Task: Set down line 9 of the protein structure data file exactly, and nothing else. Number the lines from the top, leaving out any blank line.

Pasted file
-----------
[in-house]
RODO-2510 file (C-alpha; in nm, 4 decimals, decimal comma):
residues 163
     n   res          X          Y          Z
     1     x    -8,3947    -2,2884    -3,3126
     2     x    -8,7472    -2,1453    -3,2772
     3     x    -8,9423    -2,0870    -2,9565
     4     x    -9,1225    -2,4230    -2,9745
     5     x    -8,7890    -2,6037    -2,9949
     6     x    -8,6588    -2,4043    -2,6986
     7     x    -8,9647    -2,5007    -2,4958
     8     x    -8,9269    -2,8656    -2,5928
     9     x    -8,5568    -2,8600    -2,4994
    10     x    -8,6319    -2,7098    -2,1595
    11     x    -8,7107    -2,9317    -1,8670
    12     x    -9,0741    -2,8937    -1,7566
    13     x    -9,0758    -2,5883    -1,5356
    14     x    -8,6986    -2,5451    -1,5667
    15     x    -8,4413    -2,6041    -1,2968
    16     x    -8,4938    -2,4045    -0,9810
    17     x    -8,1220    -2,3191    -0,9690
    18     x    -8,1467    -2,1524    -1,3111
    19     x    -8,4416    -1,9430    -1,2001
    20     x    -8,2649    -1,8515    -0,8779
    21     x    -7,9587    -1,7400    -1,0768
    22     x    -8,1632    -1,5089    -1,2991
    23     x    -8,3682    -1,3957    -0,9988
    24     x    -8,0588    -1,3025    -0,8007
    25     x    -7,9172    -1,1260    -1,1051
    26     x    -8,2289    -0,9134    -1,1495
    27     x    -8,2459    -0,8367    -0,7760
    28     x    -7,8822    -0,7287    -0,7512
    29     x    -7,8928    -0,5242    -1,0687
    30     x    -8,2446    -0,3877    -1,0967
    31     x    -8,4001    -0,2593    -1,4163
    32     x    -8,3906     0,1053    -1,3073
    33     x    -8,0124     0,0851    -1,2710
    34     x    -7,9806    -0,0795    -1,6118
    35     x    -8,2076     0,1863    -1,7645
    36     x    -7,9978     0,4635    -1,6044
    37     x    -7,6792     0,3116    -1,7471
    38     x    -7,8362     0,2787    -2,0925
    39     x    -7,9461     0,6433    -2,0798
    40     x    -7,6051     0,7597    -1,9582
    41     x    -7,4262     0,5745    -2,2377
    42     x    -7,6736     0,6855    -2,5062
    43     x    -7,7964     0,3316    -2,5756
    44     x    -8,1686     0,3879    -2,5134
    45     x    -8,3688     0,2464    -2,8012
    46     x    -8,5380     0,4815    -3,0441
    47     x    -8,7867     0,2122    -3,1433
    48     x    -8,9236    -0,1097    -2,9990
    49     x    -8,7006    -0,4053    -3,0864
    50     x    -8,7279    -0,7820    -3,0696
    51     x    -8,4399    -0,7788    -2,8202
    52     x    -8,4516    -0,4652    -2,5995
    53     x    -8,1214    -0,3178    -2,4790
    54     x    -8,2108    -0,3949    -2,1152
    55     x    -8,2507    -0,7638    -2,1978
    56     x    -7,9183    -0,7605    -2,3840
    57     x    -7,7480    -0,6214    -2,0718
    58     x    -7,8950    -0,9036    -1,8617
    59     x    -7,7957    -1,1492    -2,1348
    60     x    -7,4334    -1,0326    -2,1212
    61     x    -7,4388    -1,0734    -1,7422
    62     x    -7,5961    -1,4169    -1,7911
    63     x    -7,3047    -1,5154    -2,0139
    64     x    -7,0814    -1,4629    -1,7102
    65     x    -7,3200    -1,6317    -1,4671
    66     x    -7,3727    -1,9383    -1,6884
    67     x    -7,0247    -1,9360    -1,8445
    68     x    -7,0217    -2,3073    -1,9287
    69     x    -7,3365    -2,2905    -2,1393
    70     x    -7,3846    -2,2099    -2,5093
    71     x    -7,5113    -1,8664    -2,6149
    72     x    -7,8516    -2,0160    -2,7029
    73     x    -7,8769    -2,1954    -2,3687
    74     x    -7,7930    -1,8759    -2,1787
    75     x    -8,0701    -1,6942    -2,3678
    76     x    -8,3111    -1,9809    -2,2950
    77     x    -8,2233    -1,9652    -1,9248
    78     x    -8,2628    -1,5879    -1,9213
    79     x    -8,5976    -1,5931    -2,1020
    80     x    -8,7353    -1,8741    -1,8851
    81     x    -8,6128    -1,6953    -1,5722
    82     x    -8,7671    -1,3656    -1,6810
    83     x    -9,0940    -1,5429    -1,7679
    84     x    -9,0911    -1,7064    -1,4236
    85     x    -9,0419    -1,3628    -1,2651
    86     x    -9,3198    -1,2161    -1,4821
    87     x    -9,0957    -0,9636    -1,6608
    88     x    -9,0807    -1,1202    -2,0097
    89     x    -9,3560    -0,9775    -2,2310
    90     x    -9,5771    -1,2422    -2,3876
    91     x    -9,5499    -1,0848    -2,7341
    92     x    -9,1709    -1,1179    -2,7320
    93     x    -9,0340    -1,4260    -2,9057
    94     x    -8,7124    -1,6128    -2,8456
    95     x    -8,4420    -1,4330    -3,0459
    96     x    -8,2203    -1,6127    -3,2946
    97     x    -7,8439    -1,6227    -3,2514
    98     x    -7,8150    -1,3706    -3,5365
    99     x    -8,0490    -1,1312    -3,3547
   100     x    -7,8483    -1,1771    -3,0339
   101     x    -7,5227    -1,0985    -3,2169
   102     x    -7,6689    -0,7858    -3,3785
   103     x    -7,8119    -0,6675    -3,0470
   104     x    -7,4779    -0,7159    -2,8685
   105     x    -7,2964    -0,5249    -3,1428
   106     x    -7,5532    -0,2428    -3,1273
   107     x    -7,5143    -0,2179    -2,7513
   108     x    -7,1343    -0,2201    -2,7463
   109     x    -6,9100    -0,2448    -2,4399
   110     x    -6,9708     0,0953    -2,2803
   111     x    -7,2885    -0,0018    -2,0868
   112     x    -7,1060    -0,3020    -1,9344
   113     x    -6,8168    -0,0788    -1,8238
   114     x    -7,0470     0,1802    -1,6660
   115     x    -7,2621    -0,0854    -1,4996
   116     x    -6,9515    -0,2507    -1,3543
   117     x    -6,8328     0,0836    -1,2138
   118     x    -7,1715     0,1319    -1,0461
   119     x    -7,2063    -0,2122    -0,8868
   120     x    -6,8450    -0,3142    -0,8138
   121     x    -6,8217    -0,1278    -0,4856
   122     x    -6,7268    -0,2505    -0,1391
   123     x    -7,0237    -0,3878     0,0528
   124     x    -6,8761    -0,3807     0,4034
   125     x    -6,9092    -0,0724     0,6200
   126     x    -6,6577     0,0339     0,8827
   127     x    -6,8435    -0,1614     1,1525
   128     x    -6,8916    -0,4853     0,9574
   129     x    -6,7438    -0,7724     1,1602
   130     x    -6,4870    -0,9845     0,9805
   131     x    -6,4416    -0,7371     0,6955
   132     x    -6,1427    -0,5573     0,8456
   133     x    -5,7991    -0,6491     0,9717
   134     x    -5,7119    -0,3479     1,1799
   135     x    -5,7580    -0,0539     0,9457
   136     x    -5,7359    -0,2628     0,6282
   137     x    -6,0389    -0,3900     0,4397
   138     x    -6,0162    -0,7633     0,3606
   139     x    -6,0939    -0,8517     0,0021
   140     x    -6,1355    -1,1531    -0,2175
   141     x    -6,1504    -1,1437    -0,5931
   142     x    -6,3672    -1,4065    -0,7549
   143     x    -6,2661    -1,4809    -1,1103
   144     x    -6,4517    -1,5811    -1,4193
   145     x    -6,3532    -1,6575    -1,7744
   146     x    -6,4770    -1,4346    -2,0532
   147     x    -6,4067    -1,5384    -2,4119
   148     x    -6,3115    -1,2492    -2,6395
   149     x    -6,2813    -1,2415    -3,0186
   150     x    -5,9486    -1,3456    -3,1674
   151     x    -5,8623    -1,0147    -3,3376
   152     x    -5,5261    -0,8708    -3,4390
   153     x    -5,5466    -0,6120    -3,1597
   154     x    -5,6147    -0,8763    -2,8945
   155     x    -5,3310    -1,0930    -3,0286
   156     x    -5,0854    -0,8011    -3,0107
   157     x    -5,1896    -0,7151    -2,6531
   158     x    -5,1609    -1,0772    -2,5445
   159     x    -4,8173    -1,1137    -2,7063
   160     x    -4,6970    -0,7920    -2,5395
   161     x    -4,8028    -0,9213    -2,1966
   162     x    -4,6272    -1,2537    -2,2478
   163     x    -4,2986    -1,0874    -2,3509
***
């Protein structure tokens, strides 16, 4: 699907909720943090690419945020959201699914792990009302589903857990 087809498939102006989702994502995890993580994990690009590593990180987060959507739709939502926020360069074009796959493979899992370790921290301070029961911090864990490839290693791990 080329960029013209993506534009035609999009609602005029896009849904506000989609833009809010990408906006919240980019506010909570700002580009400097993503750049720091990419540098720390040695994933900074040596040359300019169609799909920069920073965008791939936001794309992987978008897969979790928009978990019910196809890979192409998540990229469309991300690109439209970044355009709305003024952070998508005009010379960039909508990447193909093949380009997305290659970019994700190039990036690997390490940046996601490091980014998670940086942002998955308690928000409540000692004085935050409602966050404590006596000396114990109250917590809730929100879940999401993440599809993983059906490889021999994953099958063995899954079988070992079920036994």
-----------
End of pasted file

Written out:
     5     x    -8,7890    -2,6037    -2,9949